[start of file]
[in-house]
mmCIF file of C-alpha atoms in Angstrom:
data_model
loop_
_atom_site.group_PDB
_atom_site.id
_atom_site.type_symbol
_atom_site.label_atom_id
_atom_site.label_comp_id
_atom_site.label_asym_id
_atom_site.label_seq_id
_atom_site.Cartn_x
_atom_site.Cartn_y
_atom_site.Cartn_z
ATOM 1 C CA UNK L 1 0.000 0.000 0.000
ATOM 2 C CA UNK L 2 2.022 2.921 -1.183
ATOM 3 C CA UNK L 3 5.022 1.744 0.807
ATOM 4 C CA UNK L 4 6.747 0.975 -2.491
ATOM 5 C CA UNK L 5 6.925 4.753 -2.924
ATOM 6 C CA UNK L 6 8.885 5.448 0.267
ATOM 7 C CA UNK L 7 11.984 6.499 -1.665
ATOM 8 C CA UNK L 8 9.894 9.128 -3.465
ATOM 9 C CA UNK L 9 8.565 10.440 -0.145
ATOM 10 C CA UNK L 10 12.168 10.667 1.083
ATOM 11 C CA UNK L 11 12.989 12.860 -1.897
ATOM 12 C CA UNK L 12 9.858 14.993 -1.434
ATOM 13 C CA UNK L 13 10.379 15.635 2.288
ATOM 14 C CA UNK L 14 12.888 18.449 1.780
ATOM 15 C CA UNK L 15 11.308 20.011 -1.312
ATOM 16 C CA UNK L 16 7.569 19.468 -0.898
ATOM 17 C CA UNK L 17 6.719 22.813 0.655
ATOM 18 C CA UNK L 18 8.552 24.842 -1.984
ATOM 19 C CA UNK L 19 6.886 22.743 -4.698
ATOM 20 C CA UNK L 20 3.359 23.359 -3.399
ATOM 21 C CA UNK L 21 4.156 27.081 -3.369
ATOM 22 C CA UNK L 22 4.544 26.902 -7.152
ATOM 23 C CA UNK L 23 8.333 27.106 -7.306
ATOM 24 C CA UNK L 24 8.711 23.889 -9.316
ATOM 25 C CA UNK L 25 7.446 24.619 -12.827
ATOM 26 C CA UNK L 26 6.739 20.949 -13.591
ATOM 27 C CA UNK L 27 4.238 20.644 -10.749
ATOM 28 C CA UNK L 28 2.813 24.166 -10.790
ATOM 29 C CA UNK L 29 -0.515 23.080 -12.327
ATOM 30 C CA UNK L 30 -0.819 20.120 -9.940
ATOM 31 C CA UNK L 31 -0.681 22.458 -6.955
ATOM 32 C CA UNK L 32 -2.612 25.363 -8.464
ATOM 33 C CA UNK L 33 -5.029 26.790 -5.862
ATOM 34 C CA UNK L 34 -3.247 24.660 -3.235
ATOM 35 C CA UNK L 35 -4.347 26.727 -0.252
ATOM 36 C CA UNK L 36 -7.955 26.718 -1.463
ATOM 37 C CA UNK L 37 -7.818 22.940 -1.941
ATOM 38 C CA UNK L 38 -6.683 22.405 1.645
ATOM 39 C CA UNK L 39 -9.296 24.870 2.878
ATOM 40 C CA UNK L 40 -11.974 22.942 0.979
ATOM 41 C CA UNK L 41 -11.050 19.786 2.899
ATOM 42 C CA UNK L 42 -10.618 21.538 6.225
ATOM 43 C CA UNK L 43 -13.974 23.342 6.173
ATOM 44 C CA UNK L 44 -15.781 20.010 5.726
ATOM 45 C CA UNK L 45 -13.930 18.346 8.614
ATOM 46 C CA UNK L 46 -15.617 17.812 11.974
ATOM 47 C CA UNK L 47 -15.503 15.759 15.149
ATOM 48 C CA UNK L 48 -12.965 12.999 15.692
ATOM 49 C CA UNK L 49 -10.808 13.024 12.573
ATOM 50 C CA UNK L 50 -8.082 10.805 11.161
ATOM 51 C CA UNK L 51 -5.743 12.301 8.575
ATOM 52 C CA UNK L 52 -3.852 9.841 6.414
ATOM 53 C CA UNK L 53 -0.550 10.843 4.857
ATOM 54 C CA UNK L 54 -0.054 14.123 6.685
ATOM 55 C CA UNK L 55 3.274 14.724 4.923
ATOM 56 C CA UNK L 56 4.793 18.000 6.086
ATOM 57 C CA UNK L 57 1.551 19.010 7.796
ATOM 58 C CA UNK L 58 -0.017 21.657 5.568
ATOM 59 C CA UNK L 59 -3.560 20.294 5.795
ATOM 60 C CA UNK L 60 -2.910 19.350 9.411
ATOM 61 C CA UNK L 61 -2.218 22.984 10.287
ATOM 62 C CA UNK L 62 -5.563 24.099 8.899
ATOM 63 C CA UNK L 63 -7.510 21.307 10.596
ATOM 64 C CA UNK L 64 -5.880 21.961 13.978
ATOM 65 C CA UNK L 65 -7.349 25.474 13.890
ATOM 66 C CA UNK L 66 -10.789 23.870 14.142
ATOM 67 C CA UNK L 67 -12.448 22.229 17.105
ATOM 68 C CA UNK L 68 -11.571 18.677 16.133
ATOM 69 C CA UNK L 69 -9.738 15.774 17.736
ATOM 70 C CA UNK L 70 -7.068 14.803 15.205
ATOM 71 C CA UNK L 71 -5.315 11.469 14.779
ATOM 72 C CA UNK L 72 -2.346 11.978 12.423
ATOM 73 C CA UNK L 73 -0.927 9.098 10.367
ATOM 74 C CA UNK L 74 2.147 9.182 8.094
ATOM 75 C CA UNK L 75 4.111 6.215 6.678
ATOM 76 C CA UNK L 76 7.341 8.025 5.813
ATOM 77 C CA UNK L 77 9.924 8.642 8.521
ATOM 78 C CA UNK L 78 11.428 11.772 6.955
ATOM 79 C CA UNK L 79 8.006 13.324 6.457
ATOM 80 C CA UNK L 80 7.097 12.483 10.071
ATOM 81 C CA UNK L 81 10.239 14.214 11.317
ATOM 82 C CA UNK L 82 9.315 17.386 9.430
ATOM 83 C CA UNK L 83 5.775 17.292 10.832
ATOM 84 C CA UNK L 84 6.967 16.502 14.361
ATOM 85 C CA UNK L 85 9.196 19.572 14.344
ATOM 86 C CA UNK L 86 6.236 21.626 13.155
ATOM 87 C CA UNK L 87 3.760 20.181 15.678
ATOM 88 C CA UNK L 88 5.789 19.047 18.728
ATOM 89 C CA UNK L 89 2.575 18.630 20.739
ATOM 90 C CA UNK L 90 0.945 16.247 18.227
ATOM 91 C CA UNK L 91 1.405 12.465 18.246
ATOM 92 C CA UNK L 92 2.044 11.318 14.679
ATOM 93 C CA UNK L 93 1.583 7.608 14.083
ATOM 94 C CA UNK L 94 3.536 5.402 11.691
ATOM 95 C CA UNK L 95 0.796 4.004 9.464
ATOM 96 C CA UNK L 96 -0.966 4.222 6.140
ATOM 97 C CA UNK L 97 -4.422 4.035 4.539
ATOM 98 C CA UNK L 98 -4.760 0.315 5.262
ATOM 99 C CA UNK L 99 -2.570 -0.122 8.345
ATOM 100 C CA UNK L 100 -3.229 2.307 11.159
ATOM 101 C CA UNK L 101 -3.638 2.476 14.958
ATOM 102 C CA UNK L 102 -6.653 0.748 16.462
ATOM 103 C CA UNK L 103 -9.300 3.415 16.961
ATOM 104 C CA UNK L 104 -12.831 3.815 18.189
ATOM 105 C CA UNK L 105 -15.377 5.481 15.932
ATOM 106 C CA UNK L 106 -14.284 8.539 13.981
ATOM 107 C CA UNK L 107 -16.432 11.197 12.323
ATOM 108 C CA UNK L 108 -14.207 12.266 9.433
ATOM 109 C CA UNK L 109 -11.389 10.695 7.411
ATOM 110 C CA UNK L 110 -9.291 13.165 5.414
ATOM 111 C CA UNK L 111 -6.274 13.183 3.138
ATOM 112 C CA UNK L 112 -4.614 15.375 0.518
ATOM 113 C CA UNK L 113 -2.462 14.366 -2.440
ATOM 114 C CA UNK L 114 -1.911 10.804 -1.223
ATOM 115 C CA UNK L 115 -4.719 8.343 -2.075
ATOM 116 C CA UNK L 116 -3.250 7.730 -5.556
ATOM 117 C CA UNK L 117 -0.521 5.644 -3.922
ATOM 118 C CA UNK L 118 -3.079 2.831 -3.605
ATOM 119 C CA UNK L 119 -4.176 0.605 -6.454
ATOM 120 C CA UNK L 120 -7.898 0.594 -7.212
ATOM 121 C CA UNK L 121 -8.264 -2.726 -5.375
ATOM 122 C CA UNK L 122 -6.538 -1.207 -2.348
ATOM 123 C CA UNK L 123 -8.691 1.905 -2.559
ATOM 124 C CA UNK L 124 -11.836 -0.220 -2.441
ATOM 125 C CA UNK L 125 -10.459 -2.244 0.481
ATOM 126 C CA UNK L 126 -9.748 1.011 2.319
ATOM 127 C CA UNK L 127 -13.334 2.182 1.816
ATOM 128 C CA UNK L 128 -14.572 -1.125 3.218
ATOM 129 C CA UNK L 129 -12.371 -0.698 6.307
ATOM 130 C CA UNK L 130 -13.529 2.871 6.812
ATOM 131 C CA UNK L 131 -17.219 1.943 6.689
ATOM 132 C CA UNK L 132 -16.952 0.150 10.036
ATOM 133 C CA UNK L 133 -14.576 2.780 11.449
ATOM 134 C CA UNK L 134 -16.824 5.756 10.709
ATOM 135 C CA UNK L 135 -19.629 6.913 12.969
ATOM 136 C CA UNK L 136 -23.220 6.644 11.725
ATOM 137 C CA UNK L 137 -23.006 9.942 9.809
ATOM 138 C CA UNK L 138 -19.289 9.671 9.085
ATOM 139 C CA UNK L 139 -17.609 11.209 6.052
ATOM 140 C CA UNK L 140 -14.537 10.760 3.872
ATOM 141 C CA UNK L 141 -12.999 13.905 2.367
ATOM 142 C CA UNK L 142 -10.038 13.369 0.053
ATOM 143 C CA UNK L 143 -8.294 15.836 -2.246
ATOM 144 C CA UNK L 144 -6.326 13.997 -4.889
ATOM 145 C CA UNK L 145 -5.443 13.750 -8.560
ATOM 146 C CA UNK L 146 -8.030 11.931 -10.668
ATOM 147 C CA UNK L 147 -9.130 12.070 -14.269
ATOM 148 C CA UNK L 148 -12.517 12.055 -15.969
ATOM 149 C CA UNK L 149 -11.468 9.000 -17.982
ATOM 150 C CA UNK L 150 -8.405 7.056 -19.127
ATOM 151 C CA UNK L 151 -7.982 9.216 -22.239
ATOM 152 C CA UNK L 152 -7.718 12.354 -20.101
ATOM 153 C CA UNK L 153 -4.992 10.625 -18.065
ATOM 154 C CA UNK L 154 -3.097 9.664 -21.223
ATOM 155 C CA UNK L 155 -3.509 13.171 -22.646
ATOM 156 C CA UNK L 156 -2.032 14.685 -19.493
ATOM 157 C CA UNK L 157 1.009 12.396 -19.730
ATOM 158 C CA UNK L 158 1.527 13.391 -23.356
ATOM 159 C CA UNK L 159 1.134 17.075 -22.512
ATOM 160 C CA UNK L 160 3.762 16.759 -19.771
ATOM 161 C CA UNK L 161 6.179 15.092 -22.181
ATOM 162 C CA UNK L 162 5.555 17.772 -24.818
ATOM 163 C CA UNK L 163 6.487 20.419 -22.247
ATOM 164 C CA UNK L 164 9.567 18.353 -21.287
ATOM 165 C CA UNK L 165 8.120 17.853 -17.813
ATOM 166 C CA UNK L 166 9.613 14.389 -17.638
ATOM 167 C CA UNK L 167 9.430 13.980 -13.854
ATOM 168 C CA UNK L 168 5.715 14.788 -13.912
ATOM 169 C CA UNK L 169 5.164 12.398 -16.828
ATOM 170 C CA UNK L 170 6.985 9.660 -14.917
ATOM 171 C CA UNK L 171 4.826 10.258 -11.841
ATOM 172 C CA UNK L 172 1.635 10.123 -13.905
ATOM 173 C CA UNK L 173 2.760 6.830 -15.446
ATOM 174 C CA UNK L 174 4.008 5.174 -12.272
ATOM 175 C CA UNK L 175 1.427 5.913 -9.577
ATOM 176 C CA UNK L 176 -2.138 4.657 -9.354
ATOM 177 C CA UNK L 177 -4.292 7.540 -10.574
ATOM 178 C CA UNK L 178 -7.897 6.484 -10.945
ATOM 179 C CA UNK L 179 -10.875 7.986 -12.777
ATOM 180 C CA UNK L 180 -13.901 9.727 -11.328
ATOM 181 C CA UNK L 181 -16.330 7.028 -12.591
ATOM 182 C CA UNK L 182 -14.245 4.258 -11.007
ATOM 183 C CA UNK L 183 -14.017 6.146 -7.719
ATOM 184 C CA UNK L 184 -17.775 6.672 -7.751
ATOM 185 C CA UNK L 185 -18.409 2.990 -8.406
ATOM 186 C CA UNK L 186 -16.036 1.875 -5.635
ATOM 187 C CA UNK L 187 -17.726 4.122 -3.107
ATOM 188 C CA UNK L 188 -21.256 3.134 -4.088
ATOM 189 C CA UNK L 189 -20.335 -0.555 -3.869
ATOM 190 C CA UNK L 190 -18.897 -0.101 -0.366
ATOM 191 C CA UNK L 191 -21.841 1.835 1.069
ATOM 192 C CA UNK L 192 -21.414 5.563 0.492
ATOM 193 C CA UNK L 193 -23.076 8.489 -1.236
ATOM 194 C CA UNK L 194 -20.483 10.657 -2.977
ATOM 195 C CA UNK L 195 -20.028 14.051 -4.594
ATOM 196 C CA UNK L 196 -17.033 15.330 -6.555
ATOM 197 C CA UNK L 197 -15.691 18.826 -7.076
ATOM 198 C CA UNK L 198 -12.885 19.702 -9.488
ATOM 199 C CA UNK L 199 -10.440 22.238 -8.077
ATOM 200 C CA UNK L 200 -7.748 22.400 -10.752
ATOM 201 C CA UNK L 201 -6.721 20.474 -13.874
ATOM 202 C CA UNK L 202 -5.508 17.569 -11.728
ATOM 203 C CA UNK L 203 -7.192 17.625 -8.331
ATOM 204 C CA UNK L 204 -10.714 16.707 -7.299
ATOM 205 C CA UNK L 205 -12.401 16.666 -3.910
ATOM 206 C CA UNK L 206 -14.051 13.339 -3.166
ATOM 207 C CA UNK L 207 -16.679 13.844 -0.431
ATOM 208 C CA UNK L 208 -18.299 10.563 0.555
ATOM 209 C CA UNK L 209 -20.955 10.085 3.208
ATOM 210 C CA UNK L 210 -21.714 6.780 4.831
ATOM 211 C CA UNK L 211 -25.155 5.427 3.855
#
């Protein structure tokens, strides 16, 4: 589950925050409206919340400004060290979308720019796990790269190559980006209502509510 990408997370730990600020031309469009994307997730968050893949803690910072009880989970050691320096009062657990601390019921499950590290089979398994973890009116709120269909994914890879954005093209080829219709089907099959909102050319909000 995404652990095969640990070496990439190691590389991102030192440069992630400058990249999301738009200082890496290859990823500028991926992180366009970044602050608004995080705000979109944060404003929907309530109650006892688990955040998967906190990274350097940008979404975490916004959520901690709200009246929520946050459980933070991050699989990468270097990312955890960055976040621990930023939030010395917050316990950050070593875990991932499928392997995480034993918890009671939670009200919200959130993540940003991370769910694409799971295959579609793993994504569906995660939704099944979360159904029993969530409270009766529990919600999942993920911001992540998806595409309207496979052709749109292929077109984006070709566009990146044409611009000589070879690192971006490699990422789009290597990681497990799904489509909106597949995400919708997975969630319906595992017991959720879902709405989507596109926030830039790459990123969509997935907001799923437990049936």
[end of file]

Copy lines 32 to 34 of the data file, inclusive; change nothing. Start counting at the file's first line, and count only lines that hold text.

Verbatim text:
ATOM 18 C CA UNK L 18 8.552 24.842 -1.984
ATOM 19 C CA UNK L 19 6.886 22.743 -4.698
ATOM 20 C CA UNK L 20 3.359 23.359 -3.399